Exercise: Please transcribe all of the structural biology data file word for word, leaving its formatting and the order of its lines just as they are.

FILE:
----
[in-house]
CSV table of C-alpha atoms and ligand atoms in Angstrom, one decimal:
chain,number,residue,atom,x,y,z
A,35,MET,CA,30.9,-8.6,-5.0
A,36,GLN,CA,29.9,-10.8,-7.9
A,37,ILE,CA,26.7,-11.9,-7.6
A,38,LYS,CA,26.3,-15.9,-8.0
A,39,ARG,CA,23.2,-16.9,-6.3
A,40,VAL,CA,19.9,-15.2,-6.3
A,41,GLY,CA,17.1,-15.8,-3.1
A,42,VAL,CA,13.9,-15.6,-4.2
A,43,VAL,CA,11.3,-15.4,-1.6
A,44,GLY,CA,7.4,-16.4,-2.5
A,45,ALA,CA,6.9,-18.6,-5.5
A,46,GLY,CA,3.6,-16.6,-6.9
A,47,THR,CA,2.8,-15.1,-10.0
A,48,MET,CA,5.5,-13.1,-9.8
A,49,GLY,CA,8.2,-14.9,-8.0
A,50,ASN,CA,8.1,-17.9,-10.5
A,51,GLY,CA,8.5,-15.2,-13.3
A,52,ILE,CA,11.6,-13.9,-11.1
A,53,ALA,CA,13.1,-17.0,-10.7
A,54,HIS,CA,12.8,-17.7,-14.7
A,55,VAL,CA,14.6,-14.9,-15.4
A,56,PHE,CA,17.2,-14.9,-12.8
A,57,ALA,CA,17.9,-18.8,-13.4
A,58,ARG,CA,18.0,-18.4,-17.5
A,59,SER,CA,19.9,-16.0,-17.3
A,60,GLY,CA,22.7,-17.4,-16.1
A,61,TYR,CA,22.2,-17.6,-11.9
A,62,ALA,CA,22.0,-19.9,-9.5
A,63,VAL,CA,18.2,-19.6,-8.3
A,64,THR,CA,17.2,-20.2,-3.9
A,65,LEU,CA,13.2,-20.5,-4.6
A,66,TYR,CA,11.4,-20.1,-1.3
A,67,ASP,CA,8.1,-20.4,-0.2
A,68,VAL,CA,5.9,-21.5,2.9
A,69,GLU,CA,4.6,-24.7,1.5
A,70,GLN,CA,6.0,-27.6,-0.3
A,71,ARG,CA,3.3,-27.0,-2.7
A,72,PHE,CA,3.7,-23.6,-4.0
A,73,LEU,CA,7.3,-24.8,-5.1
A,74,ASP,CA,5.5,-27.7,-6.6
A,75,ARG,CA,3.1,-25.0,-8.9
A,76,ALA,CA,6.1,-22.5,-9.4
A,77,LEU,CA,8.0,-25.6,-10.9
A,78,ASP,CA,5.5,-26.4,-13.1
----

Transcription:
[in-house]
CSV table of C-alpha atoms and ligand atoms in Angstrom, one decimal:
chain,number,residue,atom,x,y,z
A,35,MET,CA,30.9,-8.6,-5.0
A,36,GLN,CA,29.9,-10.8,-7.9
A,37,ILE,CA,26.7,-11.9,-7.6
A,38,LYS,CA,26.3,-15.9,-8.0
A,39,ARG,CA,23.2,-16.9,-6.3
A,40,VAL,CA,19.9,-15.2,-6.3
A,41,GLY,CA,17.1,-15.8,-3.1
A,42,VAL,CA,13.9,-15.6,-4.2
A,43,VAL,CA,11.3,-15.4,-1.6
A,44,GLY,CA,7.4,-16.4,-2.5
A,45,ALA,CA,6.9,-18.6,-5.5
A,46,GLY,CA,3.6,-16.6,-6.9
A,47,THR,CA,2.8,-15.1,-10.0
A,48,MET,CA,5.5,-13.1,-9.8
A,49,GLY,CA,8.2,-14.9,-8.0
A,50,ASN,CA,8.1,-17.9,-10.5
A,51,GLY,CA,8.5,-15.2,-13.3
A,52,ILE,CA,11.6,-13.9,-11.1
A,53,ALA,CA,13.1,-17.0,-10.7
A,54,HIS,CA,12.8,-17.7,-14.7
A,55,VAL,CA,14.6,-14.9,-15.4
A,56,PHE,CA,17.2,-14.9,-12.8
A,57,ALA,CA,17.9,-18.8,-13.4
A,58,ARG,CA,18.0,-18.4,-17.5
A,59,SER,CA,19.9,-16.0,-17.3
A,60,GLY,CA,22.7,-17.4,-16.1
A,61,TYR,CA,22.2,-17.6,-11.9
A,62,ALA,CA,22.0,-19.9,-9.5
A,63,VAL,CA,18.2,-19.6,-8.3
A,64,THR,CA,17.2,-20.2,-3.9
A,65,LEU,CA,13.2,-20.5,-4.6
A,66,TYR,CA,11.4,-20.1,-1.3
A,67,ASP,CA,8.1,-20.4,-0.2
A,68,VAL,CA,5.9,-21.5,2.9
A,69,GLU,CA,4.6,-24.7,1.5
A,70,GLN,CA,6.0,-27.6,-0.3
A,71,ARG,CA,3.3,-27.0,-2.7
A,72,PHE,CA,3.7,-23.6,-4.0
A,73,LEU,CA,7.3,-24.8,-5.1
A,74,ASP,CA,5.5,-27.7,-6.6
A,75,ARG,CA,3.1,-25.0,-8.9
A,76,ALA,CA,6.1,-22.5,-9.4
A,77,LEU,CA,8.0,-25.6,-10.9
A,78,ASP,CA,5.5,-26.4,-13.1